November 18, 2009, Updated September 13, 2012

Amit Levi doesn’t start her workday as CEO of Israeli company Art Up until 2 pm. That’s because she’s only 15 years old. In the morning, she’s busy with her 10th grade classes at her high school in Herzilya on Israel’s central coastline.


A 15-year-old heading up a company? It can mean only one thing – Junior Achievement. The long-standing educational program that originated decades ago in the United States is now also a staple of Israeli middle and high schools. And it’s leading to useful new products for Israeli consumers, like beach towels with a hidden waterproof pocket.

With its objective of exposing budding entrepreneurs to the business world, the program enables students to gain experience in all of its facets. Some turn out to be naturals, like Levi and 12 of her classmates at Herzilya’s Smadar Junior High.

The Art Up idea that they developed last year as their Junior Achievement project has become a viable product that anyone who goes to the beach (and that’s most of us) will be clamoring for. Towel Plus is a simple beach towel with a hidden, water-resistant compartment where you can store your belongings.

Levi informs ISRAEL21c that the towel boasts the dual purpose of drying off beach-goers while keeping their belongings safe and dry.

Hard testing at the beach

“It’s pretty simple, but effective. One night at the beginning of the year, all of the students involved had a meeting with parents and teachers and we all threw out ideas. The towel was the one that most voted for,” Levi recounts.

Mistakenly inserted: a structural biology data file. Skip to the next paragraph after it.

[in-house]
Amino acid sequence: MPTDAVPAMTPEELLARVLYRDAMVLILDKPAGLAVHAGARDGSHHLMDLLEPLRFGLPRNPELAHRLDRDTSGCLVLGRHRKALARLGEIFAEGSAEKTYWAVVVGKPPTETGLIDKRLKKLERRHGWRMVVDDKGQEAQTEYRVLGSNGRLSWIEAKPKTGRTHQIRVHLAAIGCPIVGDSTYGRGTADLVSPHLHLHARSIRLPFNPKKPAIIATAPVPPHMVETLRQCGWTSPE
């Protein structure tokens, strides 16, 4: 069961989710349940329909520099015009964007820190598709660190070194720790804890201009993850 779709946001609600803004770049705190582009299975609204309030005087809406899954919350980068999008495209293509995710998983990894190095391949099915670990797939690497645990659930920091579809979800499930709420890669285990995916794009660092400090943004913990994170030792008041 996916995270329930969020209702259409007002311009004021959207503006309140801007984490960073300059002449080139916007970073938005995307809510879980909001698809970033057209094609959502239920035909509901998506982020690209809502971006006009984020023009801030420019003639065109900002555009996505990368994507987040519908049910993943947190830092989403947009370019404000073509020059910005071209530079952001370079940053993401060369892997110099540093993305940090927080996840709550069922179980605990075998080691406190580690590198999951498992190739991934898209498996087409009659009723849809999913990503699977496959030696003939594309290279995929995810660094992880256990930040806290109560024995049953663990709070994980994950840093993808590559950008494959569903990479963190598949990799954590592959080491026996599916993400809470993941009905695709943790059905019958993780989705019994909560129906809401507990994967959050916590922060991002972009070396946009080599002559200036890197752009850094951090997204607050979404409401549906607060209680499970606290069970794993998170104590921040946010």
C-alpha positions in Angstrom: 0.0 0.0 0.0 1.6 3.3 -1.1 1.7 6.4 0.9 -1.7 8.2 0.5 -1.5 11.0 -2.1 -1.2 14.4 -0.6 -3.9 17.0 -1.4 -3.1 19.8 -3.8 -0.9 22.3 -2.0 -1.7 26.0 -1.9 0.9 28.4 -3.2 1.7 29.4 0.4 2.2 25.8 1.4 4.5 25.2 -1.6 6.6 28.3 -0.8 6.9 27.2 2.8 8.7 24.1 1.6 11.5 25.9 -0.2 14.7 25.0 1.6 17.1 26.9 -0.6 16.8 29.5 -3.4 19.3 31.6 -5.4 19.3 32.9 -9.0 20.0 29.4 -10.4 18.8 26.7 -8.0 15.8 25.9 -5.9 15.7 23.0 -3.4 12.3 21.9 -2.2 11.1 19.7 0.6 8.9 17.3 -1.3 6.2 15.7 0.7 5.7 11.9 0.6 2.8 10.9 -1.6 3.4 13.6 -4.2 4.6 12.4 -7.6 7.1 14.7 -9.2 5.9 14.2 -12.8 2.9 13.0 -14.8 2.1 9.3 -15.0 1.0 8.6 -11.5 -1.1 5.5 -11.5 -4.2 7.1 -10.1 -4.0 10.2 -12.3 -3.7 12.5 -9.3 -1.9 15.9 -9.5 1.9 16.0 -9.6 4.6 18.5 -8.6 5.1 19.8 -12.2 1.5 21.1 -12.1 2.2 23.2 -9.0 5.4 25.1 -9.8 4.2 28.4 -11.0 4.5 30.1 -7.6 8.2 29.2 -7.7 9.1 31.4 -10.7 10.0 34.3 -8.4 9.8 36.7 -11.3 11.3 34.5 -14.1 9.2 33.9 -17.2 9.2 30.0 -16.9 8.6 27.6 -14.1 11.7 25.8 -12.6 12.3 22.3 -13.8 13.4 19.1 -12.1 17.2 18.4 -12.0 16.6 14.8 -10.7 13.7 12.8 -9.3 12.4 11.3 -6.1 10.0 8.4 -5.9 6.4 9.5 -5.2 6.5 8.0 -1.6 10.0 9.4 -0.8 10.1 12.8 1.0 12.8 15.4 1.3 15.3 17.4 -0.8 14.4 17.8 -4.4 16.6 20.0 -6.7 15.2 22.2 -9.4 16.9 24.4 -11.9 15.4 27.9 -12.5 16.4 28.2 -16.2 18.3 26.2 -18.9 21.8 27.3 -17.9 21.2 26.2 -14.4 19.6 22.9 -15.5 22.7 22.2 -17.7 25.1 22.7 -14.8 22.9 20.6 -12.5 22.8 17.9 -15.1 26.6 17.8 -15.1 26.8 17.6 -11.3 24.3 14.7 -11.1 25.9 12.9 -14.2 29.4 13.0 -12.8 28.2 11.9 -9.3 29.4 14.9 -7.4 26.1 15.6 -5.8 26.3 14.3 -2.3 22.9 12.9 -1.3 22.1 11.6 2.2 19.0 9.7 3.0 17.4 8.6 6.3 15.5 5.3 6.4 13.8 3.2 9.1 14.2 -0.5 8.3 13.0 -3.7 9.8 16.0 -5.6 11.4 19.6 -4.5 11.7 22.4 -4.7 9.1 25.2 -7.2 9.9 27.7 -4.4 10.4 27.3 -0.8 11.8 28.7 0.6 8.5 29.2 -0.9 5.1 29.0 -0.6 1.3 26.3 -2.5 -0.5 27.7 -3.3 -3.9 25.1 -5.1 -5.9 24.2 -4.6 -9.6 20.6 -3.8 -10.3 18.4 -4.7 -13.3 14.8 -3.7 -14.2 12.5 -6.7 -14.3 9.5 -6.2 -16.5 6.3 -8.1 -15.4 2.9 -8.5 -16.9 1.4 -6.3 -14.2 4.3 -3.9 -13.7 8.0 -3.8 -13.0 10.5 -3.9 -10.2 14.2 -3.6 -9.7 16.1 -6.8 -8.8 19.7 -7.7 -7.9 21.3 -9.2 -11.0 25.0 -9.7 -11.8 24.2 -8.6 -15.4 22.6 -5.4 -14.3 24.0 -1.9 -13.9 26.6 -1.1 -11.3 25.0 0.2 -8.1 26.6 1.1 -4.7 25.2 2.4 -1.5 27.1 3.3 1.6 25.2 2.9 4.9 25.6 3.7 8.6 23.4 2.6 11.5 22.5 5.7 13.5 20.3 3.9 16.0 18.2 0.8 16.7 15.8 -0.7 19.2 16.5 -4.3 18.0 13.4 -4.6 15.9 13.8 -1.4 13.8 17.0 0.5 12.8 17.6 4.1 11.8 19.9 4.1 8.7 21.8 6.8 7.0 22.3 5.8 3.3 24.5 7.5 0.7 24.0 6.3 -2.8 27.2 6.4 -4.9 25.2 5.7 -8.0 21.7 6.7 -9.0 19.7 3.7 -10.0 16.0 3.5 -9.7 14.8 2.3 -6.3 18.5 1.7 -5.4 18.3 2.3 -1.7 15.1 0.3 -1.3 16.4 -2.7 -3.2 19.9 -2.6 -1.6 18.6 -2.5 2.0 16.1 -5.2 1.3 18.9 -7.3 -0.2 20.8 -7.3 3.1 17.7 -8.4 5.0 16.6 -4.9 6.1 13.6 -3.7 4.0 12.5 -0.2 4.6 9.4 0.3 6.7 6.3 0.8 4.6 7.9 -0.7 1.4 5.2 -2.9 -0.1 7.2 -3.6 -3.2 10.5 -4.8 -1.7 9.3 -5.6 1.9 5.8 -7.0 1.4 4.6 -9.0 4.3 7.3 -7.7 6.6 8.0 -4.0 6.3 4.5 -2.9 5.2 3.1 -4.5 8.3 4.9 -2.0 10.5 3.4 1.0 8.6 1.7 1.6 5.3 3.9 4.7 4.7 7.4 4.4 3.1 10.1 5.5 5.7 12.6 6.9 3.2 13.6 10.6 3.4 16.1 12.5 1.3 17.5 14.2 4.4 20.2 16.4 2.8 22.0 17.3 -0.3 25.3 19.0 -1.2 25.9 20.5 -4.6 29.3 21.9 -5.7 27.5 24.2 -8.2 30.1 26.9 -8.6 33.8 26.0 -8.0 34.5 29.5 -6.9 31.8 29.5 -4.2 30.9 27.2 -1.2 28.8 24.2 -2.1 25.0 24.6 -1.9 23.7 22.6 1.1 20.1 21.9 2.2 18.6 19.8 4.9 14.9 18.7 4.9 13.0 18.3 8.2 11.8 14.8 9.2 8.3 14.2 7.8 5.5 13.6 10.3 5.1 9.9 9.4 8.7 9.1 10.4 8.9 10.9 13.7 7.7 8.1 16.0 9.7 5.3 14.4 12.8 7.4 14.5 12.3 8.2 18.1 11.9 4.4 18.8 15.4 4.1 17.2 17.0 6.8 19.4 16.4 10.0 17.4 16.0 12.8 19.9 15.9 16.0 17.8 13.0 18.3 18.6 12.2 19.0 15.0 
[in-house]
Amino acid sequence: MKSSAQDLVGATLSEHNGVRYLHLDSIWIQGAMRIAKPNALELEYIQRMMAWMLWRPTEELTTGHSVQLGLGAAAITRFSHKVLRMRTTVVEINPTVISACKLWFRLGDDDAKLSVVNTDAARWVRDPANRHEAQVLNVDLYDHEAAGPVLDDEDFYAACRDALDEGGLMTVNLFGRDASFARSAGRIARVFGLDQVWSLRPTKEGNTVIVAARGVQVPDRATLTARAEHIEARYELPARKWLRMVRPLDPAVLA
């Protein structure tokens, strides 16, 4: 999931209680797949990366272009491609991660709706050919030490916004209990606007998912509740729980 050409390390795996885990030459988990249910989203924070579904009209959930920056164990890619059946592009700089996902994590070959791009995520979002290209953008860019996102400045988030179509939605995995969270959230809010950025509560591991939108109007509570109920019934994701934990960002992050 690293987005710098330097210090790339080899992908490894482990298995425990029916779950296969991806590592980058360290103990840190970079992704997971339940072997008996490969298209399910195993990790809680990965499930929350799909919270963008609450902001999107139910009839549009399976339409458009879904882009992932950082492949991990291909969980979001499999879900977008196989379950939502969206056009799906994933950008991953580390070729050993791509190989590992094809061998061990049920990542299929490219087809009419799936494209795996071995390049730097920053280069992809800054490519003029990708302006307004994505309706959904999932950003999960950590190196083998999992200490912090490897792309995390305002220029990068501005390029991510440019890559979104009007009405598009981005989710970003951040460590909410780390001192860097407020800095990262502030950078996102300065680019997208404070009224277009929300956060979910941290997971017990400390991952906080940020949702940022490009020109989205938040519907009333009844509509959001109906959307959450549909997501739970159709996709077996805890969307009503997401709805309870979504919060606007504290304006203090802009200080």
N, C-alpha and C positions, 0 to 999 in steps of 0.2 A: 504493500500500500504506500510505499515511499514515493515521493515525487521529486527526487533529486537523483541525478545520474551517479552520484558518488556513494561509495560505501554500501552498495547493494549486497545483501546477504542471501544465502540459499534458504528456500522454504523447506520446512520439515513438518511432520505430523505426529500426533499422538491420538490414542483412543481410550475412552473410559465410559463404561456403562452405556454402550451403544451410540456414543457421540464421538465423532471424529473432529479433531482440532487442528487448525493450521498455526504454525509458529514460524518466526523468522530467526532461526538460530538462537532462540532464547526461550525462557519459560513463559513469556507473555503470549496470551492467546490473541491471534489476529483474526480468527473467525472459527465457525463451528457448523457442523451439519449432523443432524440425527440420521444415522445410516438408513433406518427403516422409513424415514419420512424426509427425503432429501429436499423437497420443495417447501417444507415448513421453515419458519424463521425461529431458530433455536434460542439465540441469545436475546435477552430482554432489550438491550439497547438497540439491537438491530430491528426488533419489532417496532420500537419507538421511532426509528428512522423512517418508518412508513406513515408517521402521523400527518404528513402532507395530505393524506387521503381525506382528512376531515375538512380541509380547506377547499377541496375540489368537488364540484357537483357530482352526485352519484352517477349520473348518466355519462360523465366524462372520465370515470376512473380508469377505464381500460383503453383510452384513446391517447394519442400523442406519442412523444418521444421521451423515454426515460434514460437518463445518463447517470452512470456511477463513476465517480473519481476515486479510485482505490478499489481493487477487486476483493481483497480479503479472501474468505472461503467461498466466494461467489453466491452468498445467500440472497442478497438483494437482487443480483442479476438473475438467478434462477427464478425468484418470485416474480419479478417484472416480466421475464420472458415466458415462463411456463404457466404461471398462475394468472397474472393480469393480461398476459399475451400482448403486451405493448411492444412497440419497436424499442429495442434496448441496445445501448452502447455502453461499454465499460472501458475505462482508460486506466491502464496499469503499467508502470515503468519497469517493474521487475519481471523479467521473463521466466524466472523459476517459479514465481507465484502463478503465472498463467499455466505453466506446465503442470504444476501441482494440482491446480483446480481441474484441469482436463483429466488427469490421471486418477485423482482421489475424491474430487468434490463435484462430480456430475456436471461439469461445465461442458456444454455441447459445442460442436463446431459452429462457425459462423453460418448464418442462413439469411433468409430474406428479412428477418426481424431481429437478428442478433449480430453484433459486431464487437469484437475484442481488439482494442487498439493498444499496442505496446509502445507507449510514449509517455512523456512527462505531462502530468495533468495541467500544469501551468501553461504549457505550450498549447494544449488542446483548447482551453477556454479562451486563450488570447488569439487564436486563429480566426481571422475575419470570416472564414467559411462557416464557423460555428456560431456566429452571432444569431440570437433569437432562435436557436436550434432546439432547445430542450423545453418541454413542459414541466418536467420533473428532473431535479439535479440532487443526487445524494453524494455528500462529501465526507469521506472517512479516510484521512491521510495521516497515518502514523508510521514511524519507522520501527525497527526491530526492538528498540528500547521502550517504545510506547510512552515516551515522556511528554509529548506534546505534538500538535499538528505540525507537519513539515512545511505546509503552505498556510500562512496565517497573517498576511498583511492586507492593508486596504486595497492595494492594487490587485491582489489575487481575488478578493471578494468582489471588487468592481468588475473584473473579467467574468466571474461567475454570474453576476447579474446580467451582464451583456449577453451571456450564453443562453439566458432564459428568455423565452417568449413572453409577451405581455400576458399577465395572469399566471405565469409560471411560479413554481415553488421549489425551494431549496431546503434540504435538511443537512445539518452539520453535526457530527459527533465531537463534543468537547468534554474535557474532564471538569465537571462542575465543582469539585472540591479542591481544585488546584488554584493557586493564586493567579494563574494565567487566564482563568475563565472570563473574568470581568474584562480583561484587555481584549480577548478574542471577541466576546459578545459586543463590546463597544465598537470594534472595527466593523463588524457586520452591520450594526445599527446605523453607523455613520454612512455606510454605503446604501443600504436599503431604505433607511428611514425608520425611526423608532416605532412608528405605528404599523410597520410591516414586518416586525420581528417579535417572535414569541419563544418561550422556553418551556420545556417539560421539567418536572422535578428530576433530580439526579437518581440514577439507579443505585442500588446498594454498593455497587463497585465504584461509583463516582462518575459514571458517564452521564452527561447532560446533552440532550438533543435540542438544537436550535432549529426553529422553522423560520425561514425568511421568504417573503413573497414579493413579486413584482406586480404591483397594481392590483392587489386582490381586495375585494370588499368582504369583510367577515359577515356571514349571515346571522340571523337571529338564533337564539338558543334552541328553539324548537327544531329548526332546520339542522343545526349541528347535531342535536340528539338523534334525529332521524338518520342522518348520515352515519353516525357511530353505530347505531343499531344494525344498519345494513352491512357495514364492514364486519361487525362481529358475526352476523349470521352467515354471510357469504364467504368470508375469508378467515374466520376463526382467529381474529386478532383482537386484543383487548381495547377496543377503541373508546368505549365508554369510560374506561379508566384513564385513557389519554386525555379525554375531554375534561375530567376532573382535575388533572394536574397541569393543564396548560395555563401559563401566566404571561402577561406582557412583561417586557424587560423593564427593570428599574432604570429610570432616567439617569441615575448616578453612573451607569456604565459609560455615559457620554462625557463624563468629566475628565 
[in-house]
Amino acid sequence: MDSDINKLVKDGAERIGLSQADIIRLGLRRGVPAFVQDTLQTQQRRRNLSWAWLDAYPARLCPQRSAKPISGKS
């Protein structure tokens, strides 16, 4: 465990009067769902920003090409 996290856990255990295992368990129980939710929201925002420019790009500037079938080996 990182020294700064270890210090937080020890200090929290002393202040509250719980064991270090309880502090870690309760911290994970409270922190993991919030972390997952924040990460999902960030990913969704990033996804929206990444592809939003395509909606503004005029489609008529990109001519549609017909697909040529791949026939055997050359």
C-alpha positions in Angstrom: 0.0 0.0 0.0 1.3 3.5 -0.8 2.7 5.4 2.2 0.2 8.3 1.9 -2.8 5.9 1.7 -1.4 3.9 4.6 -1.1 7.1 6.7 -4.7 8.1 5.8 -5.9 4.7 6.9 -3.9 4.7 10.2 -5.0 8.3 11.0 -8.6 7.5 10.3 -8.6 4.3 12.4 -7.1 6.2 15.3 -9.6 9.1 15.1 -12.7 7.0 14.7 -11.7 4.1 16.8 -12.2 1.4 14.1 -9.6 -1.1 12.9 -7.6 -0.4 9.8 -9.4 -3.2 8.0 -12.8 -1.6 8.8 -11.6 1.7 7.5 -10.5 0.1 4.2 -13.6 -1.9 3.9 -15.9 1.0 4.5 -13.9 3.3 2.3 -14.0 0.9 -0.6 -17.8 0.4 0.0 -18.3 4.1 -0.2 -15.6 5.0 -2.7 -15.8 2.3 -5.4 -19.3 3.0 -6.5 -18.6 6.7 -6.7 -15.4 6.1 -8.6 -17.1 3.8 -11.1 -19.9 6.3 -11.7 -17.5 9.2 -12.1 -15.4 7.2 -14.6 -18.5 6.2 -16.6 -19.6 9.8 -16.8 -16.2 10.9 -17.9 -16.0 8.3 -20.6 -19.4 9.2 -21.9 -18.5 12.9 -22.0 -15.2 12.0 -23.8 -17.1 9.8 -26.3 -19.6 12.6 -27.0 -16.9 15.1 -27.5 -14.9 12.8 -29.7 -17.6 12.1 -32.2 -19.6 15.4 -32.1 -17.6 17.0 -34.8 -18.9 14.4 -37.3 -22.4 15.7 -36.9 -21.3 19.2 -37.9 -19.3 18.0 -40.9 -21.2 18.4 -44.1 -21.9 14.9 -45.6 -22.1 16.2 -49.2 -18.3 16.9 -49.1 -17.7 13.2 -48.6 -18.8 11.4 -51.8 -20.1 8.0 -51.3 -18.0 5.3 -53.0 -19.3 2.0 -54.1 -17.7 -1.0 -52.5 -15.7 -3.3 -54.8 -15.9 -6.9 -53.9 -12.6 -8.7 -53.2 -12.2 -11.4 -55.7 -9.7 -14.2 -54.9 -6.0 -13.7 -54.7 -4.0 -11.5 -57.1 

The 100 percent cotton, colorful towels include the hidden 12 x 28 inch waterproof compartment that’s situated in one corner. Even if the towel is wet and sandy, the compartment remains dry, according to Levi.

“We spent a lot of time at the beach with the towels to make sure they did the job and were water-resistant. That was the fun part of the job,” she smiles.

Getting the project off the ground meant going through the tedious processes of design, research, locating the right towels to buy, finding the material to add on, locating and employing a sewing factory and developing and implementing marketing plans.

As a result of their due diligence, and the sound concept they developed, Art Up and Towel Plus won the national Junior Achievement competition – and in the process have succeeded in selling an impressive number of towels.

A towel with sales potential

“We won the country-wide competition for the best product. Now we’re waiting for the international competition which is taking place in March in Portugal,” Levi says.

Towel Plus can be ordered on-line via the company’s website but Levi points out that she and her colleagues have also taken their product directly to the Israeli public.

“This past summer, we went out and sold them in person – we set up stands on Nahalat Binyman [a pedestrian mall] in Tel Aviv,” she recounts. “There were also a few companies that contacted us and ordered towels to give as presents for their employees.”

The effort resulted in sales of almost 400 towels, Levi reports. While that’s a drop in the bucket in the real business world, it shows the potential that Towel Plus holds.

While Levi and her partners are now focusing more on their high school studies than on their fledgling company, they have one eye on the international prize in Portugal this March. But whether or not Art Up receives the honor, the students behind it have already achieved something significant by developing a product that didn’t previously exist. And there’s nothing ‘junior’ about that.

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Jason Harris

Jason Harris

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